This year’s events have had a huge impact on many aspects of people’s lives, yet when it comes to our personal finances Covid-19 has divided the nation. For some, financial worries have skyrocketed while facing the prospect of reduced hours, pay cuts and potential redundancies. While others, whose work has been relatively unaffected, have been able to focus more time and energy on futureproofing and money management.
This divide has caused the subject of financial wellbeing to rise to the top of the agenda for HR managers across the UK. And rightly so, as every member of staff who has understandably become more conscious of their financial situation requires impartial support and financial guidance wherever possible.
This is increasingly important as UK businesses have felt the knock-on effects of poor financial wellbeing this year. In fact, our research revealed that four in 10 (41%) UK employees have taken money worries to work with them this year, in turn impacting business productivity due to lost concentration and mistakes in the workplace.
While seven in 10 HR managers agree that the financial wellbeing of employees has become more of a priority to them since Covid-19, more needs to be done and 88% of employers believe their organisation’s board or upper management could better support them when it comes to promoting the financial wellbeing of their employees.
The problem cannot be ignored. And, whether your employees are experiencing money worries or financial prosperity this year, there are powerful actions that HR managers can take to secure commitment from the c-suite and help employees to feel in control of their finances as we move into 2021.
Highlight the impact
Financial stress is having a tangible impact on organisations, in fact our research discovered that employers who reported poor financial wellbeing amongst their teams were seven times more likely to have seen a drop in productivity this year!
Despite the shocking reality, the financial wellbeing of employees is still, more often than not, being left unaddressed by the busy c-suite. With senior leadership teams likely consumed by 2021 strategies and revenue forecasting, now is the perfect time to demonstrate the exact extent of the problem.
Making the problem financially tangible – at a time where every penny counts – will help ensure the message hits home. By demonstrating that improving financial wellbeing will not only increase employee engagement but will also enable them to dedicate more time to their jobs, will help get attention from the top to drive these initiatives.
Encourage the c-suite to lead by example
Senior leadership teams have a responsibility to empower every level of their business, and ensure their teams feel supported as we continue to navigate this uncertain period. Yet, two thirds (66%) of the employees we surveyed feel that their company provides little or no support for their financial wellbeing, and only 7% feel like they can talk openly to their employer about money problems.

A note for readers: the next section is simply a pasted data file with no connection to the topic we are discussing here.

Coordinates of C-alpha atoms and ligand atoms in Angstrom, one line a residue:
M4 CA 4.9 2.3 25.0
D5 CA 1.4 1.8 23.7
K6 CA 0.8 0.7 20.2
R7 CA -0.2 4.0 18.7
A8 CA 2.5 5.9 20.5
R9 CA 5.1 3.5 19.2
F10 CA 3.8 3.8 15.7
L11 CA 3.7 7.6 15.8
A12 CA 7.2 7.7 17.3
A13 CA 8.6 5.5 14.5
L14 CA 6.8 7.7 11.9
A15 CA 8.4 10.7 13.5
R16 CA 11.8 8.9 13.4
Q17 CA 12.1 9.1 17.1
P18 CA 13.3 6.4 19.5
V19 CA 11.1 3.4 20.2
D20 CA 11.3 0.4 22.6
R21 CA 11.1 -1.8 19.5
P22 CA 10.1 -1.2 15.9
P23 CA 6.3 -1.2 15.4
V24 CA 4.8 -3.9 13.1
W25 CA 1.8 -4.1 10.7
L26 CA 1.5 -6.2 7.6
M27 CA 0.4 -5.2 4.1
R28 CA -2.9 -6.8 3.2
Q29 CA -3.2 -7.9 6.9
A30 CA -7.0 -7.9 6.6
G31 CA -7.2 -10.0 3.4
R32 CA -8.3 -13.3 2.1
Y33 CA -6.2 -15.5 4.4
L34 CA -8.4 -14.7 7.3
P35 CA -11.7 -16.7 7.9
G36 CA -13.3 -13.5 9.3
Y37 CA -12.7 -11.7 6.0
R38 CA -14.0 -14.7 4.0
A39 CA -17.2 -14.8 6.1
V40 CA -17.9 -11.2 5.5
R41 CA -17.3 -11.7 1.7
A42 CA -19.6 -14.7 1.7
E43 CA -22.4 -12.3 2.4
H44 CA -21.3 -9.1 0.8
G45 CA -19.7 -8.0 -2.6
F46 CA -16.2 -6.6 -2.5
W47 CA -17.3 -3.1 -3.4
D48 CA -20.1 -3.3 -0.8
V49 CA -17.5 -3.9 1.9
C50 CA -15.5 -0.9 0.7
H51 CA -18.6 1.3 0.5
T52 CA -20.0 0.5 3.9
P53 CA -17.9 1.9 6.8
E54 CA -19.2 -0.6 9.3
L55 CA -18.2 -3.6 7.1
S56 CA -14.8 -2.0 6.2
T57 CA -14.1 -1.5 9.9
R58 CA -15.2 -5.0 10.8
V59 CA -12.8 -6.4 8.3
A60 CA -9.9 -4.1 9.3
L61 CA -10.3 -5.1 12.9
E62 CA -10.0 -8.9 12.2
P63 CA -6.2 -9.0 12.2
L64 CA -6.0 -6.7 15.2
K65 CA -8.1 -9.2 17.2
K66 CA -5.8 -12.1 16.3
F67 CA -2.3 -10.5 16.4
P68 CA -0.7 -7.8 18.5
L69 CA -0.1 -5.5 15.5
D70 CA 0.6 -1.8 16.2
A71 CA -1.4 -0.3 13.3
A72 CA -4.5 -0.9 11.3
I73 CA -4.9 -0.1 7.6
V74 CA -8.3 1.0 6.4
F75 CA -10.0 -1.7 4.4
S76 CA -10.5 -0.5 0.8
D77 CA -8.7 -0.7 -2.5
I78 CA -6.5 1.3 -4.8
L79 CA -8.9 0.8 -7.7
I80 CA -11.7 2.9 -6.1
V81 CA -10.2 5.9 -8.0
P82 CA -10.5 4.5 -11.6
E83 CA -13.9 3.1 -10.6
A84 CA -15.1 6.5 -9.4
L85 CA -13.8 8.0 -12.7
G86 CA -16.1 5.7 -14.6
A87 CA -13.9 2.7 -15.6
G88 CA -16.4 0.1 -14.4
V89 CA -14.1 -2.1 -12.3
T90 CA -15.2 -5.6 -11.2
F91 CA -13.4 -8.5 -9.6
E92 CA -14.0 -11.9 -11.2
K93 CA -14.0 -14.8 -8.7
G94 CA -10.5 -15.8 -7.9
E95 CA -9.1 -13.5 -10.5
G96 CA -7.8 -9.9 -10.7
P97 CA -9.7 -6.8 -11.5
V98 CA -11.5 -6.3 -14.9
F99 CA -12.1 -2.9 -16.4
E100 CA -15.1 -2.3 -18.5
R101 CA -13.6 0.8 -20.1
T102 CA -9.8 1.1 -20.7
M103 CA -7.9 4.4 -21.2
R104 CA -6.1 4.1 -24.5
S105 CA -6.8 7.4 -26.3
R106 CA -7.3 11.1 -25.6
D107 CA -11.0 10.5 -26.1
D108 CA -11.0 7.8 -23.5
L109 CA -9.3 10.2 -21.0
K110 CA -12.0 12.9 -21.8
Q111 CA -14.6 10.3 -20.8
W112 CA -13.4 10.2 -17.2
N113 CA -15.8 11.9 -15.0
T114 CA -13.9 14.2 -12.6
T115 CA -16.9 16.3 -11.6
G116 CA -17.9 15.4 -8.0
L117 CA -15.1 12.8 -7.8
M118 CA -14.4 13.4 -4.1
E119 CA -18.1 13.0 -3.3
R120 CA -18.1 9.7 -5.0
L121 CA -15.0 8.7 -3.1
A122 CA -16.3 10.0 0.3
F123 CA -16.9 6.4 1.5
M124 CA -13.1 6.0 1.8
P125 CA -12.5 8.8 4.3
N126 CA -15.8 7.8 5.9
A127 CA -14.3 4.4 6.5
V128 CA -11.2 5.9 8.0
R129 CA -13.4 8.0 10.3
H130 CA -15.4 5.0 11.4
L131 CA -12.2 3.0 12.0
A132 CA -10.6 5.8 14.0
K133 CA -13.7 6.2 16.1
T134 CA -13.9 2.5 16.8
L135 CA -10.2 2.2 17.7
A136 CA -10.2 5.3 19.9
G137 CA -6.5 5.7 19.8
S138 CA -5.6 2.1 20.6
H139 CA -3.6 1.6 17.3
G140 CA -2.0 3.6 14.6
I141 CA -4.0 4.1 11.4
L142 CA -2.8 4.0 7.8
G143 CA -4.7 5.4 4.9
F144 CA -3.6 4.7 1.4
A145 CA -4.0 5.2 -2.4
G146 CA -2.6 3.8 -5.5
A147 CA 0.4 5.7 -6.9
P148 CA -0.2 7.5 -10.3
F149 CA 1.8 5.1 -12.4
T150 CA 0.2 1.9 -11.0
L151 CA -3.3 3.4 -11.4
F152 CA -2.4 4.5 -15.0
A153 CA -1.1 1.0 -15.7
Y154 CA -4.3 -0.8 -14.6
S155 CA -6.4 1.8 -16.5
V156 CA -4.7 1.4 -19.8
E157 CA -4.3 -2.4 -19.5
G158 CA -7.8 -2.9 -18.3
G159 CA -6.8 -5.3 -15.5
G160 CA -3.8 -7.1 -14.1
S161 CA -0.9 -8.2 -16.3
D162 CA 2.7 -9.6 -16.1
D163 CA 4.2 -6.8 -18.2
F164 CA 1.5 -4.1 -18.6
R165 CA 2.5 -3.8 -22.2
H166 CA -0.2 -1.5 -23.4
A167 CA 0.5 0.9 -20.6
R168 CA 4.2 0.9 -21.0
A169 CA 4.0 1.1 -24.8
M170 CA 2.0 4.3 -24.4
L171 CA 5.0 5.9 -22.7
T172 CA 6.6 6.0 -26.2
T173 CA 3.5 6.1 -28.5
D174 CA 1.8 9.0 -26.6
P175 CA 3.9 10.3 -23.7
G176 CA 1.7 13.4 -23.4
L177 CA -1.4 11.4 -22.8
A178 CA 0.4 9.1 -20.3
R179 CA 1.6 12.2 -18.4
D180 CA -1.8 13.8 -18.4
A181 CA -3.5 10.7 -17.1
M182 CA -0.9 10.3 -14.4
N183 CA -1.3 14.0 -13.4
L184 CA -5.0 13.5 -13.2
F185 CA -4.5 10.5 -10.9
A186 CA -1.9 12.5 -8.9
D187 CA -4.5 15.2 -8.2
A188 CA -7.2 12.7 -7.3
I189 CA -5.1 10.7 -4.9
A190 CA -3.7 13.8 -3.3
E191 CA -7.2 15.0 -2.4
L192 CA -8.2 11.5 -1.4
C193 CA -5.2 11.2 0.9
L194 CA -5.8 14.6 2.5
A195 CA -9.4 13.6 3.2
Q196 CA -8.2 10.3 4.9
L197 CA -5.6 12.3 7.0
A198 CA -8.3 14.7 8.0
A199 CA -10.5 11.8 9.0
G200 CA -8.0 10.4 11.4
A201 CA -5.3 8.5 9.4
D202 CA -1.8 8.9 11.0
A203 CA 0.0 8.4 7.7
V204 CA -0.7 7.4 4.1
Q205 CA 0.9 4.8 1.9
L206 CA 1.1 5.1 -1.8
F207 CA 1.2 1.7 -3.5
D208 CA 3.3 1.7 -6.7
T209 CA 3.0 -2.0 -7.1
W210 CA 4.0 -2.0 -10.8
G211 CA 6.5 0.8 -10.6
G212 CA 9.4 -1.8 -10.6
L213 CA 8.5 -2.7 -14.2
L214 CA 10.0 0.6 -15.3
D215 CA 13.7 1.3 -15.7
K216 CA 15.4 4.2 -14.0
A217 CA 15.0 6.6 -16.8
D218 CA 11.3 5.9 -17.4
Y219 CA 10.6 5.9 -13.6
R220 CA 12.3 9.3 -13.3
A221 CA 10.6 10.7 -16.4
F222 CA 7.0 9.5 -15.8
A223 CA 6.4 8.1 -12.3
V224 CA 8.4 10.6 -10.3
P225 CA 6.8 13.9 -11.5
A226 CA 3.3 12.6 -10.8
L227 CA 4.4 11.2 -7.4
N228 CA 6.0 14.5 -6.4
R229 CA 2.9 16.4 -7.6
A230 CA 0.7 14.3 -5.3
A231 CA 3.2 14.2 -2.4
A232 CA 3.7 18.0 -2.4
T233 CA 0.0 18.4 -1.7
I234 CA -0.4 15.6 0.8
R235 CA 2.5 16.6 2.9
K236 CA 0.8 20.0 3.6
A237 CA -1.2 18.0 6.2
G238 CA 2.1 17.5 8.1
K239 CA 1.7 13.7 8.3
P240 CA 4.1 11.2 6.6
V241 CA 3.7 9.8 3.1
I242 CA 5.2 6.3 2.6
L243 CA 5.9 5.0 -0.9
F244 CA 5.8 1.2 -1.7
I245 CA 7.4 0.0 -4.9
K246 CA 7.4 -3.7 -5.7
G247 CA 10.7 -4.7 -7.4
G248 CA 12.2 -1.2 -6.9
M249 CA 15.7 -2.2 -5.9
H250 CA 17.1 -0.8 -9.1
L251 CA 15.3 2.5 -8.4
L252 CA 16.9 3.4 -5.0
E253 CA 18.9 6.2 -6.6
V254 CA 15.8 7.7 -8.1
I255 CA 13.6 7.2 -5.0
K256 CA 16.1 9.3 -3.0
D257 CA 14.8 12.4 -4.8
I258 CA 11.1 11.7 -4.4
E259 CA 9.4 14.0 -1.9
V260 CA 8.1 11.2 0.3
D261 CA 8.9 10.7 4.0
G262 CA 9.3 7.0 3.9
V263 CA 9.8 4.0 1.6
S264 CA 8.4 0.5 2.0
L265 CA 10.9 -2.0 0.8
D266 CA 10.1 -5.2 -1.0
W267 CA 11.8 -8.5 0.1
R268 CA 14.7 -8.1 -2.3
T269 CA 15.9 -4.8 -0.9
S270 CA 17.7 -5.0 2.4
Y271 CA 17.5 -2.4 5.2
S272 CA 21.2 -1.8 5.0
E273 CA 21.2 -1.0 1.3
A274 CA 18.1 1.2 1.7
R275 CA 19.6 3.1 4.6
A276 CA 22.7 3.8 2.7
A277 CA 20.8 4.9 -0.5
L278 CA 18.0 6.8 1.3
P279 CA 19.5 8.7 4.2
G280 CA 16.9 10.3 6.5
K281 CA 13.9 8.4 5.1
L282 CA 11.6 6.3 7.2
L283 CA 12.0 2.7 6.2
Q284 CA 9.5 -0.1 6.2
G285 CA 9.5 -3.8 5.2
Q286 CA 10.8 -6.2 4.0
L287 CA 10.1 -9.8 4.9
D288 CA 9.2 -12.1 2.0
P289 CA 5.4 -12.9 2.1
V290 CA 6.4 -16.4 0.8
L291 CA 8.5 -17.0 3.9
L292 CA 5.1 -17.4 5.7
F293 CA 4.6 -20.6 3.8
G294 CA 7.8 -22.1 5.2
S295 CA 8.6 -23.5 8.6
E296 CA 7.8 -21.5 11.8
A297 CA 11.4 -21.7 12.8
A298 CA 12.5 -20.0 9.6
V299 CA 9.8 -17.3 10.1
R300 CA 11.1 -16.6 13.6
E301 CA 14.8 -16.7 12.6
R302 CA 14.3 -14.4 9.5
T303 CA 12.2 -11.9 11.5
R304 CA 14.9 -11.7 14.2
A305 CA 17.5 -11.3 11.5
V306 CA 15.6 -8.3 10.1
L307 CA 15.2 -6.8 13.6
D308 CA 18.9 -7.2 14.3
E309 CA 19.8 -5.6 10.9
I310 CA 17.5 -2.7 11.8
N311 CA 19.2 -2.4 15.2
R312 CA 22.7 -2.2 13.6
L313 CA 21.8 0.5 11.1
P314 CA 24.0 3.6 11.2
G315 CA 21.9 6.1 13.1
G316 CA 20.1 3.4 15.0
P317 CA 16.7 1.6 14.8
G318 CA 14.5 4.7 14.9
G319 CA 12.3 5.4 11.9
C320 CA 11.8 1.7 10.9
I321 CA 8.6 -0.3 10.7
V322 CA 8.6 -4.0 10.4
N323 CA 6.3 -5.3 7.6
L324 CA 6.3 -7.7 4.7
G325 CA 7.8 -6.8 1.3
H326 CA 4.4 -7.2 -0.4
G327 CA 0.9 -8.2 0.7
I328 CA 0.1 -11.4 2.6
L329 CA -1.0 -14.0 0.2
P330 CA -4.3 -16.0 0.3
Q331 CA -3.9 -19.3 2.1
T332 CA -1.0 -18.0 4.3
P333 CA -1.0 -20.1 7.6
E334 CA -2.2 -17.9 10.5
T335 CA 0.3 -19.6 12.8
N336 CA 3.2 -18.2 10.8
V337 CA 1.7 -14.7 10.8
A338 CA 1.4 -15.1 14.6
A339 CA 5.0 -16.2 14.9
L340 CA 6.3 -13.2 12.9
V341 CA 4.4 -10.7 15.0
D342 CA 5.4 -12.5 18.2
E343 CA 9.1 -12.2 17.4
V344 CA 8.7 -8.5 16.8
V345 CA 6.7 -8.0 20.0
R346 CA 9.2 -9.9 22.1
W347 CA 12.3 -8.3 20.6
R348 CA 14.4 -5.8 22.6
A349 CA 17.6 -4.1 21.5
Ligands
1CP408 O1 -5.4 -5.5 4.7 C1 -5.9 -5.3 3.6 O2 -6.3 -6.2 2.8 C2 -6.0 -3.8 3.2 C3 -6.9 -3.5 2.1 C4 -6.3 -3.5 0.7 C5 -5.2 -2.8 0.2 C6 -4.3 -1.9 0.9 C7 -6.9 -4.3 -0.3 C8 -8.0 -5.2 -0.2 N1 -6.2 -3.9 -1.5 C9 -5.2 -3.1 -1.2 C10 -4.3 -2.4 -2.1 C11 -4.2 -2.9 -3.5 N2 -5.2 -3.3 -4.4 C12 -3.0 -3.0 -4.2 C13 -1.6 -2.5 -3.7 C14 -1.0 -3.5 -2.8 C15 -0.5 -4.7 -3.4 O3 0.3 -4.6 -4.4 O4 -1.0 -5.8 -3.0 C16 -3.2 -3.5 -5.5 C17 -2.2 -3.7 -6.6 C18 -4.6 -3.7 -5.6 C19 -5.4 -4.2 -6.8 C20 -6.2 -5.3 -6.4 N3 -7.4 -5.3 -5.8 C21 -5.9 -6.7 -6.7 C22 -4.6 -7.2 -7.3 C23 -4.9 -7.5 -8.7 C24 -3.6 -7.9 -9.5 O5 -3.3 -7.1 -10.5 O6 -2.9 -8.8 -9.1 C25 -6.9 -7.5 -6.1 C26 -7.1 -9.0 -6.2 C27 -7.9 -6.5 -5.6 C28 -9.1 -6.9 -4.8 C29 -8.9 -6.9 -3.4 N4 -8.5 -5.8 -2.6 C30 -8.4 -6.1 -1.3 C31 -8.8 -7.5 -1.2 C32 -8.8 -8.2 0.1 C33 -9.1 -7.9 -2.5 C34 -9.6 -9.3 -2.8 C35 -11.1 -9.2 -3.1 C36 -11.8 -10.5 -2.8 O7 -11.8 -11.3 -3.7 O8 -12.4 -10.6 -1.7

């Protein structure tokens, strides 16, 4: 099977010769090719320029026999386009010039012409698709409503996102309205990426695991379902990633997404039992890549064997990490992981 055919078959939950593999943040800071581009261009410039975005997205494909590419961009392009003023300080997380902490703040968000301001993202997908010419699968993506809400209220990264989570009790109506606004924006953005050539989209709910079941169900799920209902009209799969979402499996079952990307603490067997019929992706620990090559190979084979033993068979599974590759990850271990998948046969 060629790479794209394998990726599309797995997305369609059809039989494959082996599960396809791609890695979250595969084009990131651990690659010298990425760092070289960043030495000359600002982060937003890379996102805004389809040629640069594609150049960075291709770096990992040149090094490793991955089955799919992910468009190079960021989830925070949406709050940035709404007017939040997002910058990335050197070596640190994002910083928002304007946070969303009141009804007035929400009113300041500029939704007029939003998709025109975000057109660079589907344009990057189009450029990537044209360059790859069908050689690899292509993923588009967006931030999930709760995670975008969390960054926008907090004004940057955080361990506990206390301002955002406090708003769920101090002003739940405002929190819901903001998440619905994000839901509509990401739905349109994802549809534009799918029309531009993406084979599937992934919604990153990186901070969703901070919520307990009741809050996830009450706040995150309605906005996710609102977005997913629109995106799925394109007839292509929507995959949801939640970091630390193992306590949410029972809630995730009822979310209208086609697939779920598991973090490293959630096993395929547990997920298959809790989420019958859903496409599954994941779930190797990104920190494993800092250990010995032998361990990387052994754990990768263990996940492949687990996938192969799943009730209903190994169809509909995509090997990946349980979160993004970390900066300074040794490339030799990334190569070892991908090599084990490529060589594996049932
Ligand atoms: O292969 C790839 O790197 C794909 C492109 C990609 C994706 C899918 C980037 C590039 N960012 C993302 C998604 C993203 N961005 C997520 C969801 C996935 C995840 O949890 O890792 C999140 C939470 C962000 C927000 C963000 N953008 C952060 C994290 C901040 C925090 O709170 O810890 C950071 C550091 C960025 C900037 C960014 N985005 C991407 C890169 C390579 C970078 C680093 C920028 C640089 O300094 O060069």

Ahead of the new year, now is the time to actively encourage the c-suite to open up the conversation and talk about money themselves. 75% of employers agree they feel comfortable talking about an employee’s financial situation and wellbeing, but many businesses would also benefit from the c-suite promoting a culture that reassures staff that it’s acceptable to talk about money worries. Not only will this demonstrate that wellbeing is at the centre of your company culture, but it will also improve employee retention and business productivity in the long-term.
Ask for greater autonomy
With 42% of UK employees stating that their financial wellbeing has deteriorated over the last six months, it is imperative that businesses act now. But many employers don’t know where to start and 44% believe their organisation’s board or upper management could better support them by providing HR teams with more autonomy to implement appropriate solutions.
So, why not remove the constraints and make the case for greater freedom to implement the solutions you think will be most effective? More often than not, HR teams have their ears to the ground, among employees in the thick of day-to-day working life. This gives you a prime opportunity to demonstrate to the senior leadership team exactly how well you know and understand employees, and why you’re best placed to make those decisions.
A lack of commitment from the top is currently hindering progress and business performance. Even if many of your employees are not currently faced with financial instability, that doesn’t mean the above steps shouldn’t be applied. Whether or not staff members feel financially secure, HR teams and the c-suite should still work together to proactively promote financial wellbeing and money management skills, especially during uncertain periods where nothing should be taken for granted.
By Jeremy Beament, co-founder at nudge